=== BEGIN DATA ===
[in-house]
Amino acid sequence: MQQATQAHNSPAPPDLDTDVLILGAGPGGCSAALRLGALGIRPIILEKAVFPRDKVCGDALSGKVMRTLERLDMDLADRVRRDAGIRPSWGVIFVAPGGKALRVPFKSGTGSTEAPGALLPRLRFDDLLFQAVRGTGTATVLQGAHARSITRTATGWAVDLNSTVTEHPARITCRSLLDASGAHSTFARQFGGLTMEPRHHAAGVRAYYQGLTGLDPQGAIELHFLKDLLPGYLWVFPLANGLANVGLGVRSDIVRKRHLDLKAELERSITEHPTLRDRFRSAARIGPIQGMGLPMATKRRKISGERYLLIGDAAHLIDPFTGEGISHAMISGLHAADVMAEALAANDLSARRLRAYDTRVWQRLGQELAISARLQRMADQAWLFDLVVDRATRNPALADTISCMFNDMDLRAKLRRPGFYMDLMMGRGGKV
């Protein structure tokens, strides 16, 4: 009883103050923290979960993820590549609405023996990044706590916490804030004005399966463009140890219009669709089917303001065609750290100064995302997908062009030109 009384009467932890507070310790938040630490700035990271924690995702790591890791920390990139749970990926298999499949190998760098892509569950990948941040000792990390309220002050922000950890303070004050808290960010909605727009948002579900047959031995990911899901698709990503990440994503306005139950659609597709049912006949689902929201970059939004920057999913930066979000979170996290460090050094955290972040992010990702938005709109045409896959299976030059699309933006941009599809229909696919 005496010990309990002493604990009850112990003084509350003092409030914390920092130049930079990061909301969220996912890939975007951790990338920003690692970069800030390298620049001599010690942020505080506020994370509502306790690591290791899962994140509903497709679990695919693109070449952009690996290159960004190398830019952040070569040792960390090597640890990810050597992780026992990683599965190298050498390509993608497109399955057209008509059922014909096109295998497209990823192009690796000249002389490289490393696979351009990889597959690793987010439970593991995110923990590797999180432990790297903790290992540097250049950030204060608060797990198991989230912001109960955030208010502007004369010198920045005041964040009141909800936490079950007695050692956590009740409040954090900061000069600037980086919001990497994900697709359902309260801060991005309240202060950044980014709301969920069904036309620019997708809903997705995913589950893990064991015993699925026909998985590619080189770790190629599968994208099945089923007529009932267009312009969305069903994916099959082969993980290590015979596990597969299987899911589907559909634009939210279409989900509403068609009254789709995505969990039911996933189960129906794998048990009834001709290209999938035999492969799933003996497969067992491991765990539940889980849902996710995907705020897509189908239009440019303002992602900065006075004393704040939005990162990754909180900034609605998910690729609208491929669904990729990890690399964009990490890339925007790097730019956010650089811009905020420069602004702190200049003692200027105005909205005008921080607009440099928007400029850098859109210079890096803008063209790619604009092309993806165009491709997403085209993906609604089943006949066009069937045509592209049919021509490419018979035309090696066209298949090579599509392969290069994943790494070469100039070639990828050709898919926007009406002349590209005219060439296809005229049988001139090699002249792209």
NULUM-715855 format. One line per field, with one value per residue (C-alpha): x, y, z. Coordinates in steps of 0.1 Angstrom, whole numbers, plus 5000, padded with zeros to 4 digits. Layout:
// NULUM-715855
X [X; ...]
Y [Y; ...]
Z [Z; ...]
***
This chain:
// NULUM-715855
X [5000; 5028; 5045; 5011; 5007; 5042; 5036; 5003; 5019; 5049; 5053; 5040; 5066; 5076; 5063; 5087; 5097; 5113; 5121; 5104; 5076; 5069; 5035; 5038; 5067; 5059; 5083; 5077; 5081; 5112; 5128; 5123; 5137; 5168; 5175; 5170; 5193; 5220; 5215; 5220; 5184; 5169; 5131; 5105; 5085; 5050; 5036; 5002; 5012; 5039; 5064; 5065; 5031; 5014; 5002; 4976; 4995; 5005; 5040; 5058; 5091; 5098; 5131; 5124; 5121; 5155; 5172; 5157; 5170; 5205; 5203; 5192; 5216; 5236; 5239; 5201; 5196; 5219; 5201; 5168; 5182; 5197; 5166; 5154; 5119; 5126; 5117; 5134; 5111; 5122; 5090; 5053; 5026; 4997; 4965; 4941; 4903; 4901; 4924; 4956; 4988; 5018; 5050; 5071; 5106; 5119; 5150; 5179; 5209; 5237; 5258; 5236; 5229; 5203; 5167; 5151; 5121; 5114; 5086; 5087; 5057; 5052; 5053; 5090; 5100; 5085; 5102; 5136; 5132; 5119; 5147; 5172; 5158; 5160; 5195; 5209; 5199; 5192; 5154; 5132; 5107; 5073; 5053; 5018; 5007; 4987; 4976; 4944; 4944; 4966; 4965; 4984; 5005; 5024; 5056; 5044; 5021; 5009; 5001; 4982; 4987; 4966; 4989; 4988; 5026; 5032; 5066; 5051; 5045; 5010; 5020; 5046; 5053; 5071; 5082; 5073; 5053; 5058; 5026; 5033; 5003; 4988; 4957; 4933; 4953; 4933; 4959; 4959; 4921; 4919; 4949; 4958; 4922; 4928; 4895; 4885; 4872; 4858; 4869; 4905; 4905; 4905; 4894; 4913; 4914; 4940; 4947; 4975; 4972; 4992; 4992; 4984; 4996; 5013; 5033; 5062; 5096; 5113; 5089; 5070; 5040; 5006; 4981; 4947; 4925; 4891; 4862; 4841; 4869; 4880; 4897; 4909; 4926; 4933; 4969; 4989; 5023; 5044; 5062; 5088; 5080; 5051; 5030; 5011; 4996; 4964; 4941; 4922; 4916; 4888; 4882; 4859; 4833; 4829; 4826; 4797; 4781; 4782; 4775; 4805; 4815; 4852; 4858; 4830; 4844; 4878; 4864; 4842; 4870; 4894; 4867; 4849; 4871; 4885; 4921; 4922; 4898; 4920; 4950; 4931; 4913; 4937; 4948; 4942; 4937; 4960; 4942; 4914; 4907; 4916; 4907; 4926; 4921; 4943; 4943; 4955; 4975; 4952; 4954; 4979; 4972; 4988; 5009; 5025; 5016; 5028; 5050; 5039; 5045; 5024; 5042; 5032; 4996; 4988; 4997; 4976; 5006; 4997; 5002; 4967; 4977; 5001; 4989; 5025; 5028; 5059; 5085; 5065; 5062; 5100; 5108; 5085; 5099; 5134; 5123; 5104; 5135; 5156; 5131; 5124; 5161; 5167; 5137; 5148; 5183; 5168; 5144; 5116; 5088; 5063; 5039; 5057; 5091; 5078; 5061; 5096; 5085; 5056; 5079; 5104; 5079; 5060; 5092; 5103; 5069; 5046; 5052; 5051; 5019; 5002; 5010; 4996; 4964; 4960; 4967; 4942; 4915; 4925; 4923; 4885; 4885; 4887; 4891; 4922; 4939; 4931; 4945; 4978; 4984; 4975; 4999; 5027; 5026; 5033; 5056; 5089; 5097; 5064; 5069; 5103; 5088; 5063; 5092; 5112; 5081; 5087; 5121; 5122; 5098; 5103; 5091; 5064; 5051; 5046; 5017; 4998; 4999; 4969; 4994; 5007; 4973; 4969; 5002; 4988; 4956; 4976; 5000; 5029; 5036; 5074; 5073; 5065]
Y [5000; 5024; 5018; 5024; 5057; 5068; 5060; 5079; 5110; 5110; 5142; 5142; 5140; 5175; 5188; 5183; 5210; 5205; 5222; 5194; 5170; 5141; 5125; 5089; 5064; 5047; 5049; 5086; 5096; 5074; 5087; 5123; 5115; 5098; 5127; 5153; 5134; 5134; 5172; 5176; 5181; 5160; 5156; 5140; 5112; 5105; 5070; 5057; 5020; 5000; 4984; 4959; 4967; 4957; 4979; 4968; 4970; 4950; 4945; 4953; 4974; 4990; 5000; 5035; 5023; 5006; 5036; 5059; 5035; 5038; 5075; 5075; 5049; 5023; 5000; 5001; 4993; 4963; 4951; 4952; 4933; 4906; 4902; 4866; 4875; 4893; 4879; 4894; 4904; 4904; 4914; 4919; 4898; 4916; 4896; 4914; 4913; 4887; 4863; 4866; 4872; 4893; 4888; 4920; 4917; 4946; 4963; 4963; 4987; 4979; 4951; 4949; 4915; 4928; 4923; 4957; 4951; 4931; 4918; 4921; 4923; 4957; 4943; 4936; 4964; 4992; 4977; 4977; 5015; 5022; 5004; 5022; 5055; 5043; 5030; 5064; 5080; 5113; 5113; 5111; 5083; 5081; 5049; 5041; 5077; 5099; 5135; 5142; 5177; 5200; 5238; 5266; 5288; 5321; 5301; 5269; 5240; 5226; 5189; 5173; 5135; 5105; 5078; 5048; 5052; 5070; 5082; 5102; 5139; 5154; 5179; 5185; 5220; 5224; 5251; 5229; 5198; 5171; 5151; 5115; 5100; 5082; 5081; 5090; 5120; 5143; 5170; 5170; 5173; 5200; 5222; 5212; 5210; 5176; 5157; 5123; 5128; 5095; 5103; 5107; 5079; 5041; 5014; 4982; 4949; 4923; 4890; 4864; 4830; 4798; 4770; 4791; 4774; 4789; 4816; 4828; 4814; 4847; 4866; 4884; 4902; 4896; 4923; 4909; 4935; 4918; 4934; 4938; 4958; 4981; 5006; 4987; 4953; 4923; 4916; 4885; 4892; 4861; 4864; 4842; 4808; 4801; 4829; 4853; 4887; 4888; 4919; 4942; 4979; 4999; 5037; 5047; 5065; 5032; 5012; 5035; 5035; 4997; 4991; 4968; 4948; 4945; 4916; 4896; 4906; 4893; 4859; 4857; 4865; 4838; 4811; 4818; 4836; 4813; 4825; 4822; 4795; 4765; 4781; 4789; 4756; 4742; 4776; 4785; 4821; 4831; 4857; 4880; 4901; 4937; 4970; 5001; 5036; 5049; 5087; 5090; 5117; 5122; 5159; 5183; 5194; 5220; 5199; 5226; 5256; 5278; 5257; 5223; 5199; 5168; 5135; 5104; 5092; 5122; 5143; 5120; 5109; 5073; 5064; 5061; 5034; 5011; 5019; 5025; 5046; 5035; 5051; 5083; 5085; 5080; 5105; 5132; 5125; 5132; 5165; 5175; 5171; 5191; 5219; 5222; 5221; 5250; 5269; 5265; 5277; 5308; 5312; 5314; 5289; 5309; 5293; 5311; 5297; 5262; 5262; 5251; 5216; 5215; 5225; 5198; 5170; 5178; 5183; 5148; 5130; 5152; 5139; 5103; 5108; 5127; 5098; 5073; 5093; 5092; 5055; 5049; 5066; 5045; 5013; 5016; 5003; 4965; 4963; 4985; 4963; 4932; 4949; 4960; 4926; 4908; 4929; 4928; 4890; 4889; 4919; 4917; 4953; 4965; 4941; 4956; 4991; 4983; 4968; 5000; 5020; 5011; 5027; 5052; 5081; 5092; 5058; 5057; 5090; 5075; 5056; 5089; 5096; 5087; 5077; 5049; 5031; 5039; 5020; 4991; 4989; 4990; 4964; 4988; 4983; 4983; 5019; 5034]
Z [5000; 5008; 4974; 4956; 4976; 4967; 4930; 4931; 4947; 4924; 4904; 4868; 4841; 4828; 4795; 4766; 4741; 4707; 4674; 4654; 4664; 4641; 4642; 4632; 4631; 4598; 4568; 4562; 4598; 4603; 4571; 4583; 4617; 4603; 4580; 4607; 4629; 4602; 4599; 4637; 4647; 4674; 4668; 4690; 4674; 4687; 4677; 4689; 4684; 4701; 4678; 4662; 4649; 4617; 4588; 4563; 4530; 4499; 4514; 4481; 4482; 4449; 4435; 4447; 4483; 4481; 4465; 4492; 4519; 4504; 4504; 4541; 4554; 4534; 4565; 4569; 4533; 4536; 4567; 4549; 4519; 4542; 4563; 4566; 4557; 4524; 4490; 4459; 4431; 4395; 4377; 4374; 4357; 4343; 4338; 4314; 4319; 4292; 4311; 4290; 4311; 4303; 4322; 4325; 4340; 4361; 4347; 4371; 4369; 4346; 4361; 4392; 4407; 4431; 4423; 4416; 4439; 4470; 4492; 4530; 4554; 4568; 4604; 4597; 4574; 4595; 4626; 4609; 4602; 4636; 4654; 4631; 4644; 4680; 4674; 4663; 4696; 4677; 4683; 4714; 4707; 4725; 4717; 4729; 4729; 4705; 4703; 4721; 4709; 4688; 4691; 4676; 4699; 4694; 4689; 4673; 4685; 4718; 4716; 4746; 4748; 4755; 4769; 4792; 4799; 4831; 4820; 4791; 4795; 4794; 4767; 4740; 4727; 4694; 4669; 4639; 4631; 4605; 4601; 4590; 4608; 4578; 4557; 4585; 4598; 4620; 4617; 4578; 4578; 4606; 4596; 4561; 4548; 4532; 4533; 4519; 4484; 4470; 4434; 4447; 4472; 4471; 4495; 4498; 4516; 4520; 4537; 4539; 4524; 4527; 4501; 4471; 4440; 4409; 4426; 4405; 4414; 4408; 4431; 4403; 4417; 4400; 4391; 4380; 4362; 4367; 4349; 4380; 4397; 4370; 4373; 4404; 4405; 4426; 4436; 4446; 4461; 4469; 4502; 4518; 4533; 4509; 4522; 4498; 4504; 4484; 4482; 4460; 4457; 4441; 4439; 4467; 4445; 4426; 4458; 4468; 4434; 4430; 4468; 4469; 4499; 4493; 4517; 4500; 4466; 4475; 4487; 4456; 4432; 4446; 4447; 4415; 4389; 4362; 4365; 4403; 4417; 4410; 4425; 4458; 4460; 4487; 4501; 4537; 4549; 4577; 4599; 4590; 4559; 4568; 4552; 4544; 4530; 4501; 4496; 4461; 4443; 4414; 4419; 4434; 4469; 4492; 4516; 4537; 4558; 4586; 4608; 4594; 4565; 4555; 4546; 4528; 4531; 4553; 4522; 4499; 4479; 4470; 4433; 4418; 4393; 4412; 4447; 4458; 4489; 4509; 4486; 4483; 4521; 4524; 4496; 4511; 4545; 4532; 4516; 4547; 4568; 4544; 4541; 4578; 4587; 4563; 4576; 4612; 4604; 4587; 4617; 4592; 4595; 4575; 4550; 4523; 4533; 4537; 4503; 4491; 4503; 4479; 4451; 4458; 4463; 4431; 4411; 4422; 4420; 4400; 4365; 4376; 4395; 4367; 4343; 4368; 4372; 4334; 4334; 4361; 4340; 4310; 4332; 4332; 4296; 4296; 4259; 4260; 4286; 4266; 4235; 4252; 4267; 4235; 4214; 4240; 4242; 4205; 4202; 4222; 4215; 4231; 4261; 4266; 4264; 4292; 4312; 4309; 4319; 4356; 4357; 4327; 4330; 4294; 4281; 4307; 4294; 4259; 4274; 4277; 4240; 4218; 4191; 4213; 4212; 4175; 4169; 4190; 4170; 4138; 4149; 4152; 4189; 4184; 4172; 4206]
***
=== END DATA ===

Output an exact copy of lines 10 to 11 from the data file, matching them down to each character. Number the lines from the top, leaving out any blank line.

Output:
This chain:
// NULUM-715855